What Should You Do With a Cash Windfall?

What should you do with a cash windfall?

Quick—if you got a serious cash windfall what would you do with it?

What’s a serious cash windfall?  That number is different for everyone but I think any amount that would make a significant dent in your life (or more).  I’m thinking an amount starting at $1,000 and going up from there.

It’s fun to think about this question, not the least of which since windfalls do happen, at least from time to time.  And when they do come, it never hurts to have some ideas or a plan for what you’d do with it.  This way when the money comes you can act rationally.  A cash windfall is a great opportunity that you don’t want wasted.

The way I see it, there are three basic choices—spend it, save or invest it, or use it to pay down (or pay off) debt.

Which you choose depends on your circumstances.

Let’s take a look at three options for a cash windfall:

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Extreme Couponing: Do You Really Save or is it a Waste of Time?

Is Extreme Couponing Worth It?

Extreme couponing has become quite the craze and there’s no denying there can be significant savings to be had; but at what cost?

This sounds like an oxymoron – but depending on the circumstances, couponing can come with a hefty price tag.  There are some great deals to be had out there and there is no debate that coupons can save you a bit of money but let’s closely examination this activity. Continue Reading

Your Guide to College Student Credit Cards and the Best Cards Out There

Your guide to student credit cards

Should a college student get a credit card?  That’s certainly a heated question.

One the one hand, it’s terribly easy for a young adult to get themselves into credit card debt they may regret years after they graduate. Students loans are bad enough without other debt looming over you.

On the other hand, a credit card can be a great tool to help a college student with their cash flow as well as be a means to build up their credit history early on.  Used wisely a credit card can help a student achieve an excellent credit history and score by the time they graduate.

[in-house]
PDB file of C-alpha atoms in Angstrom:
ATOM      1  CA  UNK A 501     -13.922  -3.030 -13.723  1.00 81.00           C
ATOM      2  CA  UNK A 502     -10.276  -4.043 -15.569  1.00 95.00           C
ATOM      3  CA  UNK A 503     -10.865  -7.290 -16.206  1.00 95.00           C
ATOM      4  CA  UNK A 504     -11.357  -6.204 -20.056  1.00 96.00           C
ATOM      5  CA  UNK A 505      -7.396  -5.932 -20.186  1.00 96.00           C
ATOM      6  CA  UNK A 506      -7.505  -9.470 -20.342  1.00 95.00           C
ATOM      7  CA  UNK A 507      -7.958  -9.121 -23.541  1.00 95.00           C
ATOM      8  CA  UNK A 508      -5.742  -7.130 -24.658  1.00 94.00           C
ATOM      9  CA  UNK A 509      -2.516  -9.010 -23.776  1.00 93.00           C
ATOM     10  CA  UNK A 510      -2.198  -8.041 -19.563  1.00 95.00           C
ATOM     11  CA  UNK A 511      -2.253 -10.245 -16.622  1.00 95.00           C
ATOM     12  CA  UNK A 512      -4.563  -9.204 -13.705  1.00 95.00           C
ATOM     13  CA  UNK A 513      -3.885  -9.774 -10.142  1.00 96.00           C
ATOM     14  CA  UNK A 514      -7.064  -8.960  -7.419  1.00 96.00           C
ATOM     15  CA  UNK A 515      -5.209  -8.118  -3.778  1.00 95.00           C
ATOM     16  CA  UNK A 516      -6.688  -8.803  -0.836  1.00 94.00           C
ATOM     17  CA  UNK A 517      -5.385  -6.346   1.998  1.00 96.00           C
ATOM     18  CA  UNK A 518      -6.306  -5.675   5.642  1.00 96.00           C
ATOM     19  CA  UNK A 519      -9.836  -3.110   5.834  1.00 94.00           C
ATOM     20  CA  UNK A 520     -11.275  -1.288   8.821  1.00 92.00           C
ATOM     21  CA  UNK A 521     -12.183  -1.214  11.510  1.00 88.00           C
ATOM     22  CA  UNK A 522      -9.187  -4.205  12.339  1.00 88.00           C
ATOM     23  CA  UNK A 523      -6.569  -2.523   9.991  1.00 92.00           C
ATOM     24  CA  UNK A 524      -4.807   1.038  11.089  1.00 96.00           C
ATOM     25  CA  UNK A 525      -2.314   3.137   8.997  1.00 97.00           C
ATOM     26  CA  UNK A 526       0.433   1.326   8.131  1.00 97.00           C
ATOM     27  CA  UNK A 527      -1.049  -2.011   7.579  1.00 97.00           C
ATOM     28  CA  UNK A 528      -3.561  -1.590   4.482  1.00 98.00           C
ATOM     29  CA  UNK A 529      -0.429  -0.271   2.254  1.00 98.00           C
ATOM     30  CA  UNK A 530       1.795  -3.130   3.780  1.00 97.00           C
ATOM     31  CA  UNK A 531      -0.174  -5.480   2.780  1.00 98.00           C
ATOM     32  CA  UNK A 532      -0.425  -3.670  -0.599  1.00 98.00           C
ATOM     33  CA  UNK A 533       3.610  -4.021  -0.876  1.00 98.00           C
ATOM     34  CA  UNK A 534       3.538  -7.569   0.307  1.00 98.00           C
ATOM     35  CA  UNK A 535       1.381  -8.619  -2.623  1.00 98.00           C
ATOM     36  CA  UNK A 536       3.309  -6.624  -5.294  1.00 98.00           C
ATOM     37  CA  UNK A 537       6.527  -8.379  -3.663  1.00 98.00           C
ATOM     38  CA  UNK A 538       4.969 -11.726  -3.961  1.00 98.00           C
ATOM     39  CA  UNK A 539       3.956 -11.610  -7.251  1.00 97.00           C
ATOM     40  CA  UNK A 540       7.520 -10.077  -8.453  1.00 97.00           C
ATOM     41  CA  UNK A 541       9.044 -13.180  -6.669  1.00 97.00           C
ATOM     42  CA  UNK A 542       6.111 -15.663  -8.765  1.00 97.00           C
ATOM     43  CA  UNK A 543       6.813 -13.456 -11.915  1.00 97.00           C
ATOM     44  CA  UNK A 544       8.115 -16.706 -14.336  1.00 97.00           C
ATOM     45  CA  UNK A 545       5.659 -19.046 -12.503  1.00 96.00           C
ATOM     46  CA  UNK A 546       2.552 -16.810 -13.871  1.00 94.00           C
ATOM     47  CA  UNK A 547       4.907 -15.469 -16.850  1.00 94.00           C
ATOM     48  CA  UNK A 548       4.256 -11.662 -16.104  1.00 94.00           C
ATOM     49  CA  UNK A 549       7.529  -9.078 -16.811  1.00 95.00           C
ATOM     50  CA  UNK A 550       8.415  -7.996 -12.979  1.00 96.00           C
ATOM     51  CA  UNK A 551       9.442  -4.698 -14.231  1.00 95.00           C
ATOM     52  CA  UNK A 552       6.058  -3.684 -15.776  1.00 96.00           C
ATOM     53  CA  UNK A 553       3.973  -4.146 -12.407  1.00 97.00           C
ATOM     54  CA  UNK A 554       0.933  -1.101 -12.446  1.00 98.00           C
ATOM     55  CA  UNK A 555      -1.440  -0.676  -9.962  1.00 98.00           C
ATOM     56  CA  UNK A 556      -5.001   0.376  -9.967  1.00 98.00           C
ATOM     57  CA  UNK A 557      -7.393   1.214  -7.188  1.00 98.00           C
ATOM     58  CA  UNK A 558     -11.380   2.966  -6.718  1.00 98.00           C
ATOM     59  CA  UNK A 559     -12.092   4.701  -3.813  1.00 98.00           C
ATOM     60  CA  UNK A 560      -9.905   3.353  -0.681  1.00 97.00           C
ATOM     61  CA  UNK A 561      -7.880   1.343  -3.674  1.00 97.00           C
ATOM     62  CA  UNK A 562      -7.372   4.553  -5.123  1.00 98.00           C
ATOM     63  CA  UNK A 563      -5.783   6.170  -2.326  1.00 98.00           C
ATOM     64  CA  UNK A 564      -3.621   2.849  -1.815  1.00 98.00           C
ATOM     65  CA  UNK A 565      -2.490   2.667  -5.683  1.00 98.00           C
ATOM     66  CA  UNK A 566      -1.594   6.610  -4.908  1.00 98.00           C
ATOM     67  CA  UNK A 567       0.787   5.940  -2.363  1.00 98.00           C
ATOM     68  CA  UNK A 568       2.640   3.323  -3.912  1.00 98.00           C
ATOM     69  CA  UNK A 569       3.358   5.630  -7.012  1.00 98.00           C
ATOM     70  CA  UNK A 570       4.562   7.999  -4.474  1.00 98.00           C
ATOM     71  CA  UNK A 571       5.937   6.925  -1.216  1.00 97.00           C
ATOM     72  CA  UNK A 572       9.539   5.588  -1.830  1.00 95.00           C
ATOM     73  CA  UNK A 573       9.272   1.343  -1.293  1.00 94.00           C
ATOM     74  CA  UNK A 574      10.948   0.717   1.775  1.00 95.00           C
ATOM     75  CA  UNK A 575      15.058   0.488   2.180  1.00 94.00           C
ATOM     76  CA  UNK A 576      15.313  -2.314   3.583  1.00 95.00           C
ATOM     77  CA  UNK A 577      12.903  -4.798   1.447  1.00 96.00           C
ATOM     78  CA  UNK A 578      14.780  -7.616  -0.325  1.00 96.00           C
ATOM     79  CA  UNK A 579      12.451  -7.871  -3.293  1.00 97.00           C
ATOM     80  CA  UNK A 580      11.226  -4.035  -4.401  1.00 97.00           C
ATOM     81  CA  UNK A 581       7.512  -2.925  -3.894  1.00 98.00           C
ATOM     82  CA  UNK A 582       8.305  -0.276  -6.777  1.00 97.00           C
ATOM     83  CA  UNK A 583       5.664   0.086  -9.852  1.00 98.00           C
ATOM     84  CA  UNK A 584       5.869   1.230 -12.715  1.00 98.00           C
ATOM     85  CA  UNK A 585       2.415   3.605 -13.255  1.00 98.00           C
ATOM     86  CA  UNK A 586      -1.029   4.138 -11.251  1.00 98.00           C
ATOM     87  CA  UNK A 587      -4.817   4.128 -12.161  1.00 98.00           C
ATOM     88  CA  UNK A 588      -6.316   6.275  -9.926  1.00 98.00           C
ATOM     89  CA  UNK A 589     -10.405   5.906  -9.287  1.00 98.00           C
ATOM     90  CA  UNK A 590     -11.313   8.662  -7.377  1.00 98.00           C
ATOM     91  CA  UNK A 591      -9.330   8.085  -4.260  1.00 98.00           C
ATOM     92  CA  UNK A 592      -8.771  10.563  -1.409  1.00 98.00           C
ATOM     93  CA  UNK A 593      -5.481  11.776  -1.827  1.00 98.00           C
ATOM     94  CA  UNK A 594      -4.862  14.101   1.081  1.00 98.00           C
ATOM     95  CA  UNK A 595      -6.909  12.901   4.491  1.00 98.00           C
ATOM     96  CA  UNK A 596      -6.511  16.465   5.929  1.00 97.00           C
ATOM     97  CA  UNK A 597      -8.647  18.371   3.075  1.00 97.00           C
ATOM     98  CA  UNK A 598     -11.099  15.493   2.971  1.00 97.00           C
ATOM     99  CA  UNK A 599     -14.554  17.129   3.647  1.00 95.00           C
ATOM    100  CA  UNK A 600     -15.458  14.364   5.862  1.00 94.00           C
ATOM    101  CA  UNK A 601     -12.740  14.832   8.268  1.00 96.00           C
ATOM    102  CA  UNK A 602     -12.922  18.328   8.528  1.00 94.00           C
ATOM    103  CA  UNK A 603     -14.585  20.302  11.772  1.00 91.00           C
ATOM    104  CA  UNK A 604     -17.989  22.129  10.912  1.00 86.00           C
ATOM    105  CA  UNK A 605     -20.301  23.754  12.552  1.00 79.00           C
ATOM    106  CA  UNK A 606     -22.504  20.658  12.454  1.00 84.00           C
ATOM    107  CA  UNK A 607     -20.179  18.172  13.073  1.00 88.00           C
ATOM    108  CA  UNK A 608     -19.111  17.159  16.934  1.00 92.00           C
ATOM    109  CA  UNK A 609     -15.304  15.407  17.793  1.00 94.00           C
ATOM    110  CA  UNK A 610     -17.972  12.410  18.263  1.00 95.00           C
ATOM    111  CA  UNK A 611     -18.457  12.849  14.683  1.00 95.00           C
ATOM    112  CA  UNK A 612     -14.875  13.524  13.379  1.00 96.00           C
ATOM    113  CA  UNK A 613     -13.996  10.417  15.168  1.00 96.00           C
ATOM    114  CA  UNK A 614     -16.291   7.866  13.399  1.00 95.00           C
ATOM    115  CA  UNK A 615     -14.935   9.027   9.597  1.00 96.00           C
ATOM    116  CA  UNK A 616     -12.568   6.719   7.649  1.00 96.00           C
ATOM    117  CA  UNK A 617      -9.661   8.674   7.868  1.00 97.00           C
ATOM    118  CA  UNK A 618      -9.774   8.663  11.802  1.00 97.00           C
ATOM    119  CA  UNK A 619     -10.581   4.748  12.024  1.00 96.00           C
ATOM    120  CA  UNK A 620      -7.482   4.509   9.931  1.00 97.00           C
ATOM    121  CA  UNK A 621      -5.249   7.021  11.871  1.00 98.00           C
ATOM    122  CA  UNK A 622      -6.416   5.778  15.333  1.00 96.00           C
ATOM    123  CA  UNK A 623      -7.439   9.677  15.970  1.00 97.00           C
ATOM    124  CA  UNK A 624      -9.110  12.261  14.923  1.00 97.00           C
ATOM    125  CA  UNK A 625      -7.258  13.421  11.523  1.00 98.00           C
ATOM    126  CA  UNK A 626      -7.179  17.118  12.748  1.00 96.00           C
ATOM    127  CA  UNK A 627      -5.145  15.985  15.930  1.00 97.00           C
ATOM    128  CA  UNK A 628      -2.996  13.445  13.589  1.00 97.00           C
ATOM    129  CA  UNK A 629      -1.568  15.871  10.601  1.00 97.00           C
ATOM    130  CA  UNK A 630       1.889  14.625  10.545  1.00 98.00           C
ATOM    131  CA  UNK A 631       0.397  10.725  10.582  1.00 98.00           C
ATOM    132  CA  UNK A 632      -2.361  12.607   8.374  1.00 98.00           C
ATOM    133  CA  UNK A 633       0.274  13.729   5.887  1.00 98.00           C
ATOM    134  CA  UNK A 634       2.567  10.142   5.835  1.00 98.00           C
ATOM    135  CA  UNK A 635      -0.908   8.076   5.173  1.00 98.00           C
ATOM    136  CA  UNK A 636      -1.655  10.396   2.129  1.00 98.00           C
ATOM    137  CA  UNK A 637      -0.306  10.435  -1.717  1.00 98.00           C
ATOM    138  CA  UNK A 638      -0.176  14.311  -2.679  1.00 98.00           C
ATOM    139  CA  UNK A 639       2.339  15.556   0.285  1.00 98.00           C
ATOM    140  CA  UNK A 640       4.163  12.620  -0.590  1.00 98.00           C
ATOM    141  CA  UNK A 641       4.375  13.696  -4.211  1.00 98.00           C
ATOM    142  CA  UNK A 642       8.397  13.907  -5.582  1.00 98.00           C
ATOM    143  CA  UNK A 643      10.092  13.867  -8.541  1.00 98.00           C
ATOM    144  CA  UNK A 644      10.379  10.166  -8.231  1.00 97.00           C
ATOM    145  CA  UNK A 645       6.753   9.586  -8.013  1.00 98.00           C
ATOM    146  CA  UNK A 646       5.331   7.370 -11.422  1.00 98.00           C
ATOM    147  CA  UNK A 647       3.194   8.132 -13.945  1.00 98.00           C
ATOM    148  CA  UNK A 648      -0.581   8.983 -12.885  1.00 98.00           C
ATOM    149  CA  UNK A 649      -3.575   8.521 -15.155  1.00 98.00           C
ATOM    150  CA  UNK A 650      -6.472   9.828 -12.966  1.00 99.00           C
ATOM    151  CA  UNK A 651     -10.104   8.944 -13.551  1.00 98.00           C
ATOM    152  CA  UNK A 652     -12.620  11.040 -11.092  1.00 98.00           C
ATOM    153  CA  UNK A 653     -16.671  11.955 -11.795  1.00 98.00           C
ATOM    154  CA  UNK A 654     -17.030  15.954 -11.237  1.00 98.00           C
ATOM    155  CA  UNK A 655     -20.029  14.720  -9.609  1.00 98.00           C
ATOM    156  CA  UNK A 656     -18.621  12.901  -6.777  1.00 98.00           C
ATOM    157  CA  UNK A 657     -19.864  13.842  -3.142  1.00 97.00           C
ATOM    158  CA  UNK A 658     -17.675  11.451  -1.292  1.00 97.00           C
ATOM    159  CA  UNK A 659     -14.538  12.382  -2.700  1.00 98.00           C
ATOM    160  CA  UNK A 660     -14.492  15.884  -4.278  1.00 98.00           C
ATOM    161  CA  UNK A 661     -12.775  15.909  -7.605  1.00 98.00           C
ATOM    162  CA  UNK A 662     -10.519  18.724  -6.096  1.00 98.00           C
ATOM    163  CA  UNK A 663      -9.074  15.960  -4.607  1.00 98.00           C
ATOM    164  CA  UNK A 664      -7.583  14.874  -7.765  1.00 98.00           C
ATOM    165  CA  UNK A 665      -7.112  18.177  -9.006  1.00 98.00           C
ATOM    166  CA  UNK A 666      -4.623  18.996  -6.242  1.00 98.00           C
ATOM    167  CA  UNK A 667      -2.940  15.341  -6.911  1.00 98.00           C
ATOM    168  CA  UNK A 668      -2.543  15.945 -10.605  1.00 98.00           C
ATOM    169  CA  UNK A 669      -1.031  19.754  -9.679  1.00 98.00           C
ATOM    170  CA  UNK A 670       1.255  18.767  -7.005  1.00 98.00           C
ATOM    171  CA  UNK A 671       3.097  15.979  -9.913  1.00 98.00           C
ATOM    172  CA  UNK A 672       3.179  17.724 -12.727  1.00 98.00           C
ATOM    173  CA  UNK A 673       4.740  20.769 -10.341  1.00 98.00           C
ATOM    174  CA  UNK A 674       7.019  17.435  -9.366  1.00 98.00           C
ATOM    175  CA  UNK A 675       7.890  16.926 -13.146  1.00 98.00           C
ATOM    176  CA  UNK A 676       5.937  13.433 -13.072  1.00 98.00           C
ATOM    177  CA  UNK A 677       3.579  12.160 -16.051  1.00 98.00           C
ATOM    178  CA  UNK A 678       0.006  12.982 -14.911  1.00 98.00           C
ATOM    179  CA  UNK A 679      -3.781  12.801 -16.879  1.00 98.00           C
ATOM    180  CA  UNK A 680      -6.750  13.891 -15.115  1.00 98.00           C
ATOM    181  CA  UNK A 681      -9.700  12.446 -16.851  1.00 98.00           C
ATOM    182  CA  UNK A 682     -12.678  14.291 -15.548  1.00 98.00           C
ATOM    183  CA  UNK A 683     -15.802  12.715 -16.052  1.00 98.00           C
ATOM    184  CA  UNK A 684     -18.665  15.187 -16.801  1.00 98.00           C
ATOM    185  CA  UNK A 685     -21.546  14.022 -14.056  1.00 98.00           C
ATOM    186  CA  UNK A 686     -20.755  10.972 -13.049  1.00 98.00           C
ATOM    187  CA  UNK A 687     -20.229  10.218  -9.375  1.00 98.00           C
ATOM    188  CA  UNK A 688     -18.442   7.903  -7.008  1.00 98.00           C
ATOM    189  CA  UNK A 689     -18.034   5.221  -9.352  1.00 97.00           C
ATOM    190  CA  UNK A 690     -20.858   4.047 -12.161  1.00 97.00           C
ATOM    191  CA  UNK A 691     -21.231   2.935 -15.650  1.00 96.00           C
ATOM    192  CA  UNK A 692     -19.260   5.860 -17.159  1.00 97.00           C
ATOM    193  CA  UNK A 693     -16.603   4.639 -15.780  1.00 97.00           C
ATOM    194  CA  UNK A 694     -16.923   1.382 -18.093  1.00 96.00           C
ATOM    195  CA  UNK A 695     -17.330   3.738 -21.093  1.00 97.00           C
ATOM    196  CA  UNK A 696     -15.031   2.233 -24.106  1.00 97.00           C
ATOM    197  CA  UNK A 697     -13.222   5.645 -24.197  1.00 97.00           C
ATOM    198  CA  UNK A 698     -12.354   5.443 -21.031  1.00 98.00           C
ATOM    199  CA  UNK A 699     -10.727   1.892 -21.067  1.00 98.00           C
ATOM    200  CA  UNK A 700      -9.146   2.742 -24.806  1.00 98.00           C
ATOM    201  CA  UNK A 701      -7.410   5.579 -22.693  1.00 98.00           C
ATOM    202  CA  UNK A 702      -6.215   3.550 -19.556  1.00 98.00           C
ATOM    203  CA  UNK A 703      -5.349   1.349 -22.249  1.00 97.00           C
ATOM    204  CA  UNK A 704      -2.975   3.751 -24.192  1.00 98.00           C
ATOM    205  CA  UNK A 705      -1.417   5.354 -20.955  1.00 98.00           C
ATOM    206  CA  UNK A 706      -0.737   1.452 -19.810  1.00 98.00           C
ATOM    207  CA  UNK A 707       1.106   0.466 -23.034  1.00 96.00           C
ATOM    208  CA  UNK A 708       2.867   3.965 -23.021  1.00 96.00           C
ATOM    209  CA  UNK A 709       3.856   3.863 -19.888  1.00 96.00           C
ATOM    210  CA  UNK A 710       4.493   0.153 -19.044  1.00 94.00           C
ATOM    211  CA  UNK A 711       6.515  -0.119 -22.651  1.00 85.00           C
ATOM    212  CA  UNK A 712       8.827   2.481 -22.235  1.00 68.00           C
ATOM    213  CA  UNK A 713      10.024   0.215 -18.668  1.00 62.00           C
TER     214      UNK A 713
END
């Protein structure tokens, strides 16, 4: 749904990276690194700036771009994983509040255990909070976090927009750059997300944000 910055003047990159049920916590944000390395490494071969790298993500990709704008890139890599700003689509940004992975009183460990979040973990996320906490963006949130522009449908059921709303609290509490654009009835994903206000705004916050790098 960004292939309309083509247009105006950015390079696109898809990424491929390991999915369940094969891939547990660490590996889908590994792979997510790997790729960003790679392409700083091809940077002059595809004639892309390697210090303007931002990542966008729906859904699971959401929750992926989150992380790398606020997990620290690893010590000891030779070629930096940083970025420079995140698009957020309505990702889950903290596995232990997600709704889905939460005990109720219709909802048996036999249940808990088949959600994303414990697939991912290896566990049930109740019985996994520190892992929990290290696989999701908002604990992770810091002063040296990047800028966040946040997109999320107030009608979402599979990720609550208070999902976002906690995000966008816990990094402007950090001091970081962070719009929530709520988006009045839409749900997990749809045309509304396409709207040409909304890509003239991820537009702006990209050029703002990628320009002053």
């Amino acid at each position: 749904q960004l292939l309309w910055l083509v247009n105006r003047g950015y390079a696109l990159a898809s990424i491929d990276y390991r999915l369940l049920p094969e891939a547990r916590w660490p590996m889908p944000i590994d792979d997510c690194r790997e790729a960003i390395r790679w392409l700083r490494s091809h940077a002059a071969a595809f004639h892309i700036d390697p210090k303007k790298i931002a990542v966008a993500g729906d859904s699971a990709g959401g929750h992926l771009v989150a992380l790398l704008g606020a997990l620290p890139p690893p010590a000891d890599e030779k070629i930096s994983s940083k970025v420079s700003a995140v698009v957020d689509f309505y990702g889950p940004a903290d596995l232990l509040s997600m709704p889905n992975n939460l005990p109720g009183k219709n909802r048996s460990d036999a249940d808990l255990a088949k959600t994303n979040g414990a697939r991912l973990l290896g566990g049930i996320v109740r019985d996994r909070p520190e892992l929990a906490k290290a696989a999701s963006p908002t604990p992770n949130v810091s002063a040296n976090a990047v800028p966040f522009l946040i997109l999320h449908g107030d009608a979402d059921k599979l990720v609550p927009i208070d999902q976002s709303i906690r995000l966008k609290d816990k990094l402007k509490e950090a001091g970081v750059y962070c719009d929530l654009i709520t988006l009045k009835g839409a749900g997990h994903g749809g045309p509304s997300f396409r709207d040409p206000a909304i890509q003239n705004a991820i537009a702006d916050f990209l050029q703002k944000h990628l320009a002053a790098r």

Sure a student can use cash or a debit card to make payments.  It’s probably a good idea most of the time.  But neither of those options help a student build up a credit history.

Once a college student hits the “real world,” and maybe even before, they may find that their credit score can be used for things as diverse as getting a job, getting a cell phone, or renting an apartment.  Building up excellent credit early on is a clear incentive to have a credit card in college.

It’s Tougher for Students to Get Credit Cards These Days

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The Best Online Discount Brokerages for Cheap Trades – Investing Doesn’t Need to Be Expensive

Consider this when opening a brokerage account

Do you recall the days when you needed to call up a stock broker in order to make a stock trade?

And you needed to make the trade in a “round lot” (you had to buy 100 shares)?  Did I just date myself? 

Thanks to the internet that’s no longer the case and it’s easy for anyone to invest in stocks with an online brokerage (like, you can do it on your smartphone easy).  And not only is it easy but it won’t cost you an arm and a leg to get started.

“So which account do I open,” you ask?

There are a number of places to go these days thanks to the rise of online trading and brokerages.  I want to make sure you find one that works well for you.